How awesome was the recreation of the Blue Dragon/Red Dragon fever dream? Seriously, HOW AWESOME? I don't care that it was totally obvious because it was SO COOL and made SO MUCH SENSE and ZUKO IS SO CONFLICTED OMG. Seriously, you could meta about Zuko all day, the way Azula and Iroh represent his two paths in life, the way each of them is pushing him away by pulling too hard, the consequences of past and history as we know it in "Zuko Alone," where Zuko's mother fits into all this, and...he's just an amazing character. And he's changed so fucking much. Go watch some episodes in S1 if you don't believe me. You'll barely recognize that Zuko. And the thing is his character development has been both ridiculously subtle and incredibly drastic. There's been a LOT of work to get him to this point.
And then we have a CRAZY FOUR-WAY FIGHT with Zuko ATTACKING EVERYONE IN THE FUCKING ROOM AT SOME POINT OR ANOTHER and Aang shooting air silhouettes and Katara using the Octopus and slicing Azula's hair and the entire Dai Li arriving to fuck things up and Zuko CHOOSING AZULA OVER IROH and Aang CHOOSING THE AVATAR STATE OVER KATARA and HOLY FUCKING CRAP OH MY MOTHERFUCKING GOD AZULA SHOT HIM IN THE AVATAR STATE AND I AM TEARING UP JUST WRITING ABOUT THIS. And Katara uses the healing water to save him but (Mai: "Just take the bear" ahahahaha) THEY LOST YOU GUYS.
Do you understand? Ba Sing Se just FELL. The Fire Nation just WON. And Zuko JOINED AZULA, WHO ALWAYS LIES.
See, everyone had convinced me, that Zuko would totally join Aang, and I had sort of resigned myself to it, even though it ALWAYS HAPPENS. The broken villain character eventually becomes a fully functioning member of the gang. And I thought, hey, at least maybe with Zuko, it could work; he's a good character, and his destiny is intertwined with the Avatar's, etc.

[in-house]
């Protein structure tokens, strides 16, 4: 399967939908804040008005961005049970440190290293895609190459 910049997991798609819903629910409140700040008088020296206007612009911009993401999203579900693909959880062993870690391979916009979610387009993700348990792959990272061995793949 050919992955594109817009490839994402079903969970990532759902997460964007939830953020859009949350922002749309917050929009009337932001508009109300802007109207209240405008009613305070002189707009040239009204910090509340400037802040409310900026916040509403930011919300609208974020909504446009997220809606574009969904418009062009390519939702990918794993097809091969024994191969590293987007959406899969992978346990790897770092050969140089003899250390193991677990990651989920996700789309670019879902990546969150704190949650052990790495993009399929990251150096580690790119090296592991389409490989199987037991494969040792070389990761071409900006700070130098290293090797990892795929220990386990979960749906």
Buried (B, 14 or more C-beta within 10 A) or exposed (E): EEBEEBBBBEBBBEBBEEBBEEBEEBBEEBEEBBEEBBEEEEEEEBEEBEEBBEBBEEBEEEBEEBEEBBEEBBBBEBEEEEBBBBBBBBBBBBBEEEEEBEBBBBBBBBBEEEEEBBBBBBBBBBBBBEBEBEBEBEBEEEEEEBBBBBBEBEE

That major question, I could never answer. Because it was something I was just willing to accept when the writers gave their reason, but I couldn't think of really good, compelling reasons other than IT ALWAYS WORKS LIKE THAT.
And then...it didn't. They...did something horribly different. And...I don't know why Zuko would "lose fans," as has apparently been happening. Because it only makes Zuko all the more complicated and interesting, the best developed character in the whole bunch. He's got so much shit brewing around in his head, you never know what he'll do, but you know that when he does it, it'll make some sort of fucked-up sense, whether he realizes it or not.
The more discussion about Zuko's decision, the more and more it makes perfect sense. We all want Zuko to become Fire Lord. But he was labeled a traitor as it is; would the Fire Nation bow to a traitor on the throne? He first has to become part of the Fire Nation again. Like Azula against the Earth Kingdom, he has to take it down from the inside. birdsarecalling points out that the audience always thought Zuko would join the good side and reject Azula because Iroh thought he would, and Iroh is awesometacular and never wrong. But he is wrong. He can't even tell when flowers are poison. We side with Iroh, but Zuko sides with SENSE. Everything was set up so perfectly and we were all just blind to it.